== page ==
Every Monday night
Join the Tap Whisky Appreciation & Tasting Society as we sample a new malt every week.
From 8pm every Thursday
Sharpen your pencil, whet your whistle and join the Ferry Tap’s weekly celebration of all that is cerebral. Prizes include a meal for two, packets of sweets and whatever Linda rustles up from behind the bar!
Varies – often Fri/Sat nights
Scottish pubs have an extraordinarily strong musical tradition, and the Tap is no different – from folk to rock and pop, we regularly feature local musicians
The Burry Man
2nd Friday in August
One of those quirky local traditions that nobody can quite remember the origins of, the Burry Man (or Burryman) is an annual fixture for South Queensferry dating back at least 330 years, and probably farther. A local man is covered head-to-ankles in burrs (the sticky balls some plants use to spread seeds), and with the aid of two assistants is paraded through the town, visiting local landmarks (including pubs!) and being rewarded with a whisky at each. It’s a physically demanding challenge for the Burry Man, but brings good luck to South Queensferry for the coming year.
The Ferry Fair
2nd week in August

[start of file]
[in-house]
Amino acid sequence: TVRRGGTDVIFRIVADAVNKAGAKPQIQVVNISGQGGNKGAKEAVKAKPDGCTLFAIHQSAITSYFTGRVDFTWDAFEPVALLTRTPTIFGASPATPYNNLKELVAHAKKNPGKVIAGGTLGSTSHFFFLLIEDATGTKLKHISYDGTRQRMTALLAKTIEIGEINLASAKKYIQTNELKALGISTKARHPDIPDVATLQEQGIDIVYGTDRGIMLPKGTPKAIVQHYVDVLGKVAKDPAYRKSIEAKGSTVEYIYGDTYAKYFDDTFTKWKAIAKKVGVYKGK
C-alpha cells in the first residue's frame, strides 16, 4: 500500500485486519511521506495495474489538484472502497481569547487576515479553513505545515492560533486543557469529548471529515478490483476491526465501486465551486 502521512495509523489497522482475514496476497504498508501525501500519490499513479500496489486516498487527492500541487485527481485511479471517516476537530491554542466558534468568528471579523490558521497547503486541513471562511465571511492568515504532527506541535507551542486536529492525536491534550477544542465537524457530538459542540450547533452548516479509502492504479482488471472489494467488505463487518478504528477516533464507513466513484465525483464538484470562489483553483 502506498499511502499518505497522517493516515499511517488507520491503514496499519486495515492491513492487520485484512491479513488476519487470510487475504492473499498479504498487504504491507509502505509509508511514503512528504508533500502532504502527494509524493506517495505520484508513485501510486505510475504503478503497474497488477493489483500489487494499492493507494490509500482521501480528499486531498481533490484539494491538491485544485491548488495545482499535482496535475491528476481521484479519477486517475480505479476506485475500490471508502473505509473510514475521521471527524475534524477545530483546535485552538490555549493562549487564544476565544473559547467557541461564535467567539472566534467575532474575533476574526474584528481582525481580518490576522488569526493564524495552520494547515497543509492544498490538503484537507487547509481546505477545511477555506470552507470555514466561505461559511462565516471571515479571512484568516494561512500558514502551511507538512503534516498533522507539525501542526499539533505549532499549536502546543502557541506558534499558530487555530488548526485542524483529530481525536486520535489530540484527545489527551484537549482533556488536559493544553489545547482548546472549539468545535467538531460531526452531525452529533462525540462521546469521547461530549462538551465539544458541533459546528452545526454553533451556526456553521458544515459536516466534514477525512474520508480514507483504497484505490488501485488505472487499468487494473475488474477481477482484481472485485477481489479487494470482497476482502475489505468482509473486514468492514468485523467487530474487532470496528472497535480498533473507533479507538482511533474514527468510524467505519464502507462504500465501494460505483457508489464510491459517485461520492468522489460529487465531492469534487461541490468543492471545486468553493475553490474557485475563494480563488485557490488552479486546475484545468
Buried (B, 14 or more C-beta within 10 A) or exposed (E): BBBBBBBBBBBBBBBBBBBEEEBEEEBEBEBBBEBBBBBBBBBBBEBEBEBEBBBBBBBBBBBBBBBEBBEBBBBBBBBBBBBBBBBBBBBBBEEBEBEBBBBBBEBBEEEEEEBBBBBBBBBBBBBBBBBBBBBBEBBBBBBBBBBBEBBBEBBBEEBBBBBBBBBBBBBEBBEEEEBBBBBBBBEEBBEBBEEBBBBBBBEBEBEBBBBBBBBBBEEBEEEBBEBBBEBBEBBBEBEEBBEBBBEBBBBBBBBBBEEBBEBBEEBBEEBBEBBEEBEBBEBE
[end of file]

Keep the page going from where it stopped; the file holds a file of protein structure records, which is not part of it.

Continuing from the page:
Dating back to the 14th Century, the Ferry Fair has been held every year, omitting only a few in the 1940s due to WWII. Formalised as a trade fair by Royal command in 1687, all local dignitaries were compelled to attend on pain of a £14 fine…or just £7 if they simply forgot to wear their sword.
These days the fair retains most of the original traditions. The town is spruced up and decked in bunting and flowers, parades run through the High Street, fundraising raffles and fashion shows are held, there are fiercely fought local competitions, and a Ferry Fair Queen, Herald and associated court are selected from the primary school.
For all the information about this year’s Fair, and some fascinating history, please see the Ferry Fair website.
The Loony Dook
If you’re the kind of person who’s spent any length of time in pubs you’ll be familiar with the kind of conversations that go on. It usually starts with “Hey, Jim, you know what would be fun?”, and ends with people semi-naked, soaking wet, freezing cold and wondering just why they had that “one last pint”. As far as we can tell this is pretty much what happened in the Moorings Lounge, just down the road, back in Hogmanay 1987.
Now, 25 years later, the Loony Dook attracts more than a thousand participants each year, all of whom blow away the New Year cobwebs (and frequently a self administered hangover) by taking a dip in the Forth. Fancy dress is usually the order of the day, although not compulsory – the only real rule is no wetsuits. It’s all in a good cause of course, with the best part of a hundred thousand pounds being raised for charity over the years.
Visit the Official Loony Dook website!
(And many thanks to the Loony Dook High Council for allowing us to use their pictures!)